In a related report, Dell'Oro Group said the Optical Transport equipment market reached $2.8 billion in the first quarter of 2015. The majority of the optical market's growth was due to the continuous need for more wavelength division multiplexers (WDM). In the quarter, the total WDM market, which comprises 76 percent of the optical market's revenue, grew five percent year-over-year.
"One of the main drivers for WDM equipment demand is the interconnection of data centers, which are on the rise as users increase their consumption of content such as video," said Jimmy Yu, Vice President of Optical Transport research at Dell'Oro Group. "Of greater interest in the optical market is the changing customer type, as more of these data center interconnects (DCI) are purchased directly by the enterprise rather than as a service from an operator. We believe approximately 12 percent of WDM revenues in the first quarter were generated from data center interconnection, purchased directly by enterprise customers," added Mr. Yu.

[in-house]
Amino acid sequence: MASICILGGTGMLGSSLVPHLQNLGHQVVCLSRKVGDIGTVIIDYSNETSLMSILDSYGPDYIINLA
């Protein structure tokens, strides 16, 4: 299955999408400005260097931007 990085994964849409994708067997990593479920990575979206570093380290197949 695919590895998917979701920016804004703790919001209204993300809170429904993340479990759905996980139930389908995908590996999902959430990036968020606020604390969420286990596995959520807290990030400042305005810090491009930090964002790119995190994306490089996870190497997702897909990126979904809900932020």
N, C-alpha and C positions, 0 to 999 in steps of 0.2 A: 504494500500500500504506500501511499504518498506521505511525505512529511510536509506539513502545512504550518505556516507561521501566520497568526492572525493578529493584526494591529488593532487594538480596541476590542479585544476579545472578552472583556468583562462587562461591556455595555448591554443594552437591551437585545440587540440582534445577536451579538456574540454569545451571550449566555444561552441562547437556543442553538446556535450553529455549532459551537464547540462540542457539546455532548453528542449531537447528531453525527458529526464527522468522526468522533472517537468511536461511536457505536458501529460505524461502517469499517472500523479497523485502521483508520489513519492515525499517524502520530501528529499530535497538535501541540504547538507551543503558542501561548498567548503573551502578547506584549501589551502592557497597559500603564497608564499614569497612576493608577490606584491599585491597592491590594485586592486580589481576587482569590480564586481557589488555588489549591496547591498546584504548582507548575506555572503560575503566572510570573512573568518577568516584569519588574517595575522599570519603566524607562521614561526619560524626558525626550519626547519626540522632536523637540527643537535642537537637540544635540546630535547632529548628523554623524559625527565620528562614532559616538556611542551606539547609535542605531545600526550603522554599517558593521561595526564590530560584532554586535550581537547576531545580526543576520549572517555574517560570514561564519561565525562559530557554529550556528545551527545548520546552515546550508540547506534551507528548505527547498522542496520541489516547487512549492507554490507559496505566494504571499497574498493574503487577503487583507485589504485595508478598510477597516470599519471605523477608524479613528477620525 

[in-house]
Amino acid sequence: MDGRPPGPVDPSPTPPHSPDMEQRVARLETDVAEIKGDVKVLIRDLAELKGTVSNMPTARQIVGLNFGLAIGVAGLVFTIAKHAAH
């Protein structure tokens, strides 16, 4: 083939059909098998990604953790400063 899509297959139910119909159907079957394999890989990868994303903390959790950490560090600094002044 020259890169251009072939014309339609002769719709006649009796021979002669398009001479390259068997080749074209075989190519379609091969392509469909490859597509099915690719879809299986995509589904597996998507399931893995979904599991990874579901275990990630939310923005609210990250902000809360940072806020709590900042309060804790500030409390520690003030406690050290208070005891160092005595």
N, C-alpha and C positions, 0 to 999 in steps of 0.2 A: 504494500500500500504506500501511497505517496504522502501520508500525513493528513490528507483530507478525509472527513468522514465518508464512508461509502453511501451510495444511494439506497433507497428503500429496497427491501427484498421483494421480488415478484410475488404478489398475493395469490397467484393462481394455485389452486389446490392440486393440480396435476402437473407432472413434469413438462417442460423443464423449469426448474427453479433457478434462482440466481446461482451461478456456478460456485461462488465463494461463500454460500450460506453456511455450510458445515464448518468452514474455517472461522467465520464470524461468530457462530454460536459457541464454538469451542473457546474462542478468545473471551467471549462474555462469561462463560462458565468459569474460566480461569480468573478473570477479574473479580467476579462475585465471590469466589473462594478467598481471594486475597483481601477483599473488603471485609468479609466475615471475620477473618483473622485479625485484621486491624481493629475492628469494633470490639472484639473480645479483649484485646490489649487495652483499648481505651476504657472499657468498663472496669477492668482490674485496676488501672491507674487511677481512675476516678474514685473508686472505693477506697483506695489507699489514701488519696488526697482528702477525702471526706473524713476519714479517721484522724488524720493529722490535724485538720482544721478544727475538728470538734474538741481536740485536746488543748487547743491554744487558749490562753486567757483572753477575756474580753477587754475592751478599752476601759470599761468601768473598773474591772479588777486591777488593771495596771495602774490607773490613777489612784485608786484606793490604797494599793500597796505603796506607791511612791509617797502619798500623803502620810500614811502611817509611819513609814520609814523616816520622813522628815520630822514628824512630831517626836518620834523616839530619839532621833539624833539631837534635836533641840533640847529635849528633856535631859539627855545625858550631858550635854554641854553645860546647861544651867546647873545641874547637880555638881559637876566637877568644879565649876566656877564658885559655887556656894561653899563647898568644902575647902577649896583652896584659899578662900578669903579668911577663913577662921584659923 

About the Report
The Dell'Oro Group Optical Transport Quarterly Report offers complete, in-depth coverage of the market with tables covering manufacturers' revenue, average selling prices, unit shipments (by speed including 40 Gbps, 100 Gbps, and >100 Gbps). The report tracks DWDM long haul terrestrial, WDM metro, multiservice multiplexers (SONET/SDH), optical switch, and optical packet platforms.
To purchase this report, call Matt Dear at +1.650.622.9400 x233 or email Matt@DellOro.com.
CenturyLink will tap dark fiber in 17 states to expand gigabit broadband, benefiting approximately 500,000 small and midsize businesses (SMBs). The fiber-to-the-premises expansion will enable CenturyLink to broaden service options for SMBs and will involve the introduction of cloud-based business services from Microsoft such as Office 365.